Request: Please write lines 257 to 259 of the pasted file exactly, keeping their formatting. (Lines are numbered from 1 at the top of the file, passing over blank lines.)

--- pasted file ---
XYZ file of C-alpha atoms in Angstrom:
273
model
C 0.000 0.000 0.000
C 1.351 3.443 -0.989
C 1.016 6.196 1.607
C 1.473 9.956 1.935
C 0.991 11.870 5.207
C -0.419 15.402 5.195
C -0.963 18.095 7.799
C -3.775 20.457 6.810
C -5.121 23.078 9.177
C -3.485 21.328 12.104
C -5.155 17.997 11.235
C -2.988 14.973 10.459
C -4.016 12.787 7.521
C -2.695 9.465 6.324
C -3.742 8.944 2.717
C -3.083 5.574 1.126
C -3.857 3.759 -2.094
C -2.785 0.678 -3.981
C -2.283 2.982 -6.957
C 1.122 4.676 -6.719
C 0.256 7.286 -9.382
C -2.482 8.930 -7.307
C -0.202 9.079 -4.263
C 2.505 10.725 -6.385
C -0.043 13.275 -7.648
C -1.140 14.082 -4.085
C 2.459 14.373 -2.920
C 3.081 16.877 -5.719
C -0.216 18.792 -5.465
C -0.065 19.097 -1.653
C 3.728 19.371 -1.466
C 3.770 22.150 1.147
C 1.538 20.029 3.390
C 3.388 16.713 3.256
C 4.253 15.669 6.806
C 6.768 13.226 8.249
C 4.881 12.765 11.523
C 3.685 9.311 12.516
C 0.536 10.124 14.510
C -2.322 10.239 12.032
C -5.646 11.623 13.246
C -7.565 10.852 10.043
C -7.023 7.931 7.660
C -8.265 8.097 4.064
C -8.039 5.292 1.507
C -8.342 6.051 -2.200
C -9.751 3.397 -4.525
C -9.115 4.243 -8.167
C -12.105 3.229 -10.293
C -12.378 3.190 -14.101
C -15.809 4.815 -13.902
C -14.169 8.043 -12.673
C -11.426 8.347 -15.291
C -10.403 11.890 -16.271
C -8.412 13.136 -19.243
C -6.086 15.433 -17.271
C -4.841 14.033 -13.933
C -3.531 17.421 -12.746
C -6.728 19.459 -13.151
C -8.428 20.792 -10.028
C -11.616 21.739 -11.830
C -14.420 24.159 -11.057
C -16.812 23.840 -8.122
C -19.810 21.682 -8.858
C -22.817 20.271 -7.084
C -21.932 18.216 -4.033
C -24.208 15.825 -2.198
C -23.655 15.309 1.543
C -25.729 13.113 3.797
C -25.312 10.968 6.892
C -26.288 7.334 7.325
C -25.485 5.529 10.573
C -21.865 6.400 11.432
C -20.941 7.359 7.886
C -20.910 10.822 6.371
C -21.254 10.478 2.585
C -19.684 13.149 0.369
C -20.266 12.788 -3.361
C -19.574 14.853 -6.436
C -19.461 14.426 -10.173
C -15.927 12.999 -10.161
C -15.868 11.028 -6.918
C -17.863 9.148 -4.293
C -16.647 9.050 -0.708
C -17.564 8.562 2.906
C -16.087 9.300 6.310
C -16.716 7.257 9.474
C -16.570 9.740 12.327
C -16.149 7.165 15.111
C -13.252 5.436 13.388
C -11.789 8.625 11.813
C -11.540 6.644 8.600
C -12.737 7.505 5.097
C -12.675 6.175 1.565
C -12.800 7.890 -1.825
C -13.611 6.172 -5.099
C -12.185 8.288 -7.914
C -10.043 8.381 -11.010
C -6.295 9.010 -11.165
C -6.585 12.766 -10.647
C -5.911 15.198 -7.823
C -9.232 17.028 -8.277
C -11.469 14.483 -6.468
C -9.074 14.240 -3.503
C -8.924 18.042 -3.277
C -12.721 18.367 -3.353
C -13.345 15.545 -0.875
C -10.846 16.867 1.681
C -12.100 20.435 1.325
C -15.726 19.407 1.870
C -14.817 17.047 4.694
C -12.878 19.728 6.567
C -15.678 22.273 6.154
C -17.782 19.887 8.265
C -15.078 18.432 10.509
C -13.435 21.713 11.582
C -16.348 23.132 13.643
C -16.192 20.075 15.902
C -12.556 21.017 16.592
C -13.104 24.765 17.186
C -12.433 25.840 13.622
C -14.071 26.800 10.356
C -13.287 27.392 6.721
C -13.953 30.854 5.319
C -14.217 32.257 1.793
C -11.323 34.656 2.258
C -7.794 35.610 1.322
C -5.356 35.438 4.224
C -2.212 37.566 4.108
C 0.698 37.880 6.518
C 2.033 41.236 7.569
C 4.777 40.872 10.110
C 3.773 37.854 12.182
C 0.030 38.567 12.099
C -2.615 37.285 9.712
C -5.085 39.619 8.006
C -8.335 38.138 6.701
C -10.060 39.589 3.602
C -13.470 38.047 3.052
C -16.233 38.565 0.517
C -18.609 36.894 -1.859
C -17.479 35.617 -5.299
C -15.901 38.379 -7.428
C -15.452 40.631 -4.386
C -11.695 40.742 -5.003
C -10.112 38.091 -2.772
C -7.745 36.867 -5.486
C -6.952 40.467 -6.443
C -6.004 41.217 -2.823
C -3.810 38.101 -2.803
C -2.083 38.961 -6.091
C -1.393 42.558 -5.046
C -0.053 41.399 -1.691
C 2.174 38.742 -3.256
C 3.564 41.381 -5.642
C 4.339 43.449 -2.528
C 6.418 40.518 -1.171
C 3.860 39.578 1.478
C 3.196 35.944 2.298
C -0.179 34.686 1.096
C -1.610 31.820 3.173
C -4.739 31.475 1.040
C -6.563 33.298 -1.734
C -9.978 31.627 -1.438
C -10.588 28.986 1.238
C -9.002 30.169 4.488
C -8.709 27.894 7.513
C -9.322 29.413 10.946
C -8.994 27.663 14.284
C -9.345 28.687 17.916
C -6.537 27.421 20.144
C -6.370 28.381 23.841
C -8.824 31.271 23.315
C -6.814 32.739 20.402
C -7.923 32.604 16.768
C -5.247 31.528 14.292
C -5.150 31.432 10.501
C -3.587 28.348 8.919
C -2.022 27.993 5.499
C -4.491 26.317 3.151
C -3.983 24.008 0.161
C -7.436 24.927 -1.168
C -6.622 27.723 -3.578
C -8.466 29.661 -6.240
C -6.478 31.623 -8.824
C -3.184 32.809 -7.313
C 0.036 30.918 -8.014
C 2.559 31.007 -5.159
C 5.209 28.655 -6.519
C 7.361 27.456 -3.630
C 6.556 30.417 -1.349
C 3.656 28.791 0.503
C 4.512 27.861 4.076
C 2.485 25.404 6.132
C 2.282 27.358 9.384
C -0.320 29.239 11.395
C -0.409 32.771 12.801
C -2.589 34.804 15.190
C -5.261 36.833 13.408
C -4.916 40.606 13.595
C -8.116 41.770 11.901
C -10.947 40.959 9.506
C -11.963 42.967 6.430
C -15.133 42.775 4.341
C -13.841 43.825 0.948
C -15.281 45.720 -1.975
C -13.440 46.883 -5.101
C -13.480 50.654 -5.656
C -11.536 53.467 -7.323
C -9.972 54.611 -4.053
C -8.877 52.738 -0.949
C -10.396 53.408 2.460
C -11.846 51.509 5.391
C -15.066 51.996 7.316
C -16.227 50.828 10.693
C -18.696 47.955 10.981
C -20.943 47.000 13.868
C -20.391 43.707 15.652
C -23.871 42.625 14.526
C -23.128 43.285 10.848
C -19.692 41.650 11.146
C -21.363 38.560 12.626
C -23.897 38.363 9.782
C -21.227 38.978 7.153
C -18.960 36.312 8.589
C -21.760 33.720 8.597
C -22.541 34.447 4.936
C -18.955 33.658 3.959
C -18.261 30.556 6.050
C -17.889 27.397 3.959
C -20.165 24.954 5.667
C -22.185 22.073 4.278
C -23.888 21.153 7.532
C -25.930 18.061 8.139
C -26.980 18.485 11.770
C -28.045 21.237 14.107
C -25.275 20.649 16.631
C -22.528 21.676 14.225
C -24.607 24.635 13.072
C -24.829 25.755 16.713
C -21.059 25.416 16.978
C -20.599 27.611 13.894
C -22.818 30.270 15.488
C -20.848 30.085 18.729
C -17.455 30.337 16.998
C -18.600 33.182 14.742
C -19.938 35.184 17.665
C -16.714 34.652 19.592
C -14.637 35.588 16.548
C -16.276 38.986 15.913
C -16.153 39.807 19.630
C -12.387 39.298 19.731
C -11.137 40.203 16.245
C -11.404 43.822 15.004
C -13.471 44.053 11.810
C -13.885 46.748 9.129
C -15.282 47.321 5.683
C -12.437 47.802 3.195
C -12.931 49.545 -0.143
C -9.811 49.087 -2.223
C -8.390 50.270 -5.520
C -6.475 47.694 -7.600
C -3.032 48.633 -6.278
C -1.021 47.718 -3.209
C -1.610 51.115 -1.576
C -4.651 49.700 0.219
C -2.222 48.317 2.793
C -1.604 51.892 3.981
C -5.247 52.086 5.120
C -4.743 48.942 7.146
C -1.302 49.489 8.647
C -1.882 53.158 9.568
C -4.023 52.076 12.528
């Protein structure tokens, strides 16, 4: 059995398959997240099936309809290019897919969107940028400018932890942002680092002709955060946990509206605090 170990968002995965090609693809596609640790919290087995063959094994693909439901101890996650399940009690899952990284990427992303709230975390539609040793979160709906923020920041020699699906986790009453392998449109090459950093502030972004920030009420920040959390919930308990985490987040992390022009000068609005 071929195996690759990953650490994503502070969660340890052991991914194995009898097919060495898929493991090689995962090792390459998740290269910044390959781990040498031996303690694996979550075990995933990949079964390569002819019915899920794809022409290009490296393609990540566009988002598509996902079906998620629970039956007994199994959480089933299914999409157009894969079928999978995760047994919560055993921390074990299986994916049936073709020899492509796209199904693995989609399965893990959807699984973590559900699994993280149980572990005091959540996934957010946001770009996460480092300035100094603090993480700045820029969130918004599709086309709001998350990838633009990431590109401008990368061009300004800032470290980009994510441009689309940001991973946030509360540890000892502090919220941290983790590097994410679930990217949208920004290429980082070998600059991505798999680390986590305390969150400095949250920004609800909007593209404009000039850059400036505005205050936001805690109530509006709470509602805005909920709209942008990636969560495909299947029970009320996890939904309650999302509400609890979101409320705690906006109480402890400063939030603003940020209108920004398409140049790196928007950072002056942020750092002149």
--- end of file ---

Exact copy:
C -11.404 43.822 15.004
C -13.471 44.053 11.810
C -13.885 46.748 9.129